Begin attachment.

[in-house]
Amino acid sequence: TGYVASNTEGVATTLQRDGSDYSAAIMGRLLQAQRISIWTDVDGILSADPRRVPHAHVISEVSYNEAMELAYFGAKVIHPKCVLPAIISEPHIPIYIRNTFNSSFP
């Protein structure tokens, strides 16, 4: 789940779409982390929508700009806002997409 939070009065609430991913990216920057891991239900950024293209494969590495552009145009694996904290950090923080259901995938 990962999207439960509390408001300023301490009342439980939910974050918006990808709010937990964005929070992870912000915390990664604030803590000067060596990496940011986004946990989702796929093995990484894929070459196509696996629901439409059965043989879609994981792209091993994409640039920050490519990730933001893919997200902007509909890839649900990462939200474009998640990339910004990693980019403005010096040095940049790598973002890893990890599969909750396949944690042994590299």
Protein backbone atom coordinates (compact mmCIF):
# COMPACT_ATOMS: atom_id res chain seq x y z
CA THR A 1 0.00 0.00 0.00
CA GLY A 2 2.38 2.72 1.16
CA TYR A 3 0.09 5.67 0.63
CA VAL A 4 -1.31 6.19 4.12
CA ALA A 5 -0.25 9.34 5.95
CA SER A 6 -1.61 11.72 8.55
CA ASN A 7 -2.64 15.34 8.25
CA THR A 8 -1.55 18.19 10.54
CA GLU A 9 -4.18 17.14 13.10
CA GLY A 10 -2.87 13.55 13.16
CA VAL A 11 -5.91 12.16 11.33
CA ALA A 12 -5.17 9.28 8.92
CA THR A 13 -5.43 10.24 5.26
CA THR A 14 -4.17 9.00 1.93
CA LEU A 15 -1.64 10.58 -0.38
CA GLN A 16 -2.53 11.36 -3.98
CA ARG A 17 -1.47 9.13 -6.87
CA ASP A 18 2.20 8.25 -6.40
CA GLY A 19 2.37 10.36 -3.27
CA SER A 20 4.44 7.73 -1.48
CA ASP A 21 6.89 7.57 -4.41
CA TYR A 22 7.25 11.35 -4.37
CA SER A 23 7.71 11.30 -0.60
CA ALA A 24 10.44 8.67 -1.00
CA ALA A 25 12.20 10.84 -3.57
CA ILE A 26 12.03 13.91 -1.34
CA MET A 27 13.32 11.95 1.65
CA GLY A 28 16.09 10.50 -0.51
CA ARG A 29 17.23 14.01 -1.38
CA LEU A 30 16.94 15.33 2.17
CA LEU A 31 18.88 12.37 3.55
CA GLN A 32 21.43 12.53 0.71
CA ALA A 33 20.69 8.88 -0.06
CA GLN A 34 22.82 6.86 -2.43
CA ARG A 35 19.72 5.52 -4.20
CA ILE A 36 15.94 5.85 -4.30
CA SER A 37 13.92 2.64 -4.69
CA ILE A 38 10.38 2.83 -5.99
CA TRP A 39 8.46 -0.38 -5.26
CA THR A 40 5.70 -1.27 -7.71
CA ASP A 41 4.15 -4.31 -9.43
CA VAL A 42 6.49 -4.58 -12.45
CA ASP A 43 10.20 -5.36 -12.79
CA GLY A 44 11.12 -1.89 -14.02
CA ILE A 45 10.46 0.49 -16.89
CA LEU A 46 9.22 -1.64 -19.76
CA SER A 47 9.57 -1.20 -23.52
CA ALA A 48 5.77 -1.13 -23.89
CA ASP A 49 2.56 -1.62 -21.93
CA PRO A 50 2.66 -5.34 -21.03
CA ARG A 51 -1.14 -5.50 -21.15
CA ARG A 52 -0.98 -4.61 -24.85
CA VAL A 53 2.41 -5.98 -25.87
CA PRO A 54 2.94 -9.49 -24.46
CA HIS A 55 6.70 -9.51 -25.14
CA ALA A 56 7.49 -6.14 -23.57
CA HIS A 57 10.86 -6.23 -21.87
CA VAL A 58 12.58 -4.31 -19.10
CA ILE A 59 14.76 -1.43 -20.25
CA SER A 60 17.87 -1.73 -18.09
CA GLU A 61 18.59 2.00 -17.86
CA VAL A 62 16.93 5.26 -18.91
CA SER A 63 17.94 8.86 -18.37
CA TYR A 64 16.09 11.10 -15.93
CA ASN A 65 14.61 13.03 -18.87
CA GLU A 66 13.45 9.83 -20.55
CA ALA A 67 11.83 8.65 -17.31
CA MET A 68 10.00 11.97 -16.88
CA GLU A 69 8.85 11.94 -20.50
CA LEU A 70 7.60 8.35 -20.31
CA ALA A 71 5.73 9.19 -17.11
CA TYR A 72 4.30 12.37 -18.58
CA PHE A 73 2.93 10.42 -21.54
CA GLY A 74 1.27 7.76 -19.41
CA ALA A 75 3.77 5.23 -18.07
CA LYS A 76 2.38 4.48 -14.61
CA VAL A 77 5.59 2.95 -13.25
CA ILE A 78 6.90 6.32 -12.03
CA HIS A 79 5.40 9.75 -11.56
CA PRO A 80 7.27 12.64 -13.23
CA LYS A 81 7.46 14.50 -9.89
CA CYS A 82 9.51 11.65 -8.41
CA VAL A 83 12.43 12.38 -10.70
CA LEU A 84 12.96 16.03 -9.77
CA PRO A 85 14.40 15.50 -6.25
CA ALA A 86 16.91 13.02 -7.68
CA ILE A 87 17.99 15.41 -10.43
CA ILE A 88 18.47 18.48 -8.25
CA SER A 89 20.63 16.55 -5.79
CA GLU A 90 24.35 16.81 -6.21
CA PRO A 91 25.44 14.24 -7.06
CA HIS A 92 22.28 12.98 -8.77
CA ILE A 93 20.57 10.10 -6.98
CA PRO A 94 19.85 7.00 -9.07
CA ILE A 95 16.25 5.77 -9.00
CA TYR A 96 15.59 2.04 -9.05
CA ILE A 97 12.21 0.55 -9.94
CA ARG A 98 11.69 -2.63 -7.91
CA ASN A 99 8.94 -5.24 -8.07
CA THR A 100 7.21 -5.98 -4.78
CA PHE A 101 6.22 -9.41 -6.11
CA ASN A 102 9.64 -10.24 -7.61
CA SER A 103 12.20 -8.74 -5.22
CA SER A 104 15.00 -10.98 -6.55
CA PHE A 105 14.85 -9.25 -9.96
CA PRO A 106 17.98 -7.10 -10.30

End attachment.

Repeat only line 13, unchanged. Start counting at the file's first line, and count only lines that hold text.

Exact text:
CA THR A 8 -1.55 18.19 10.54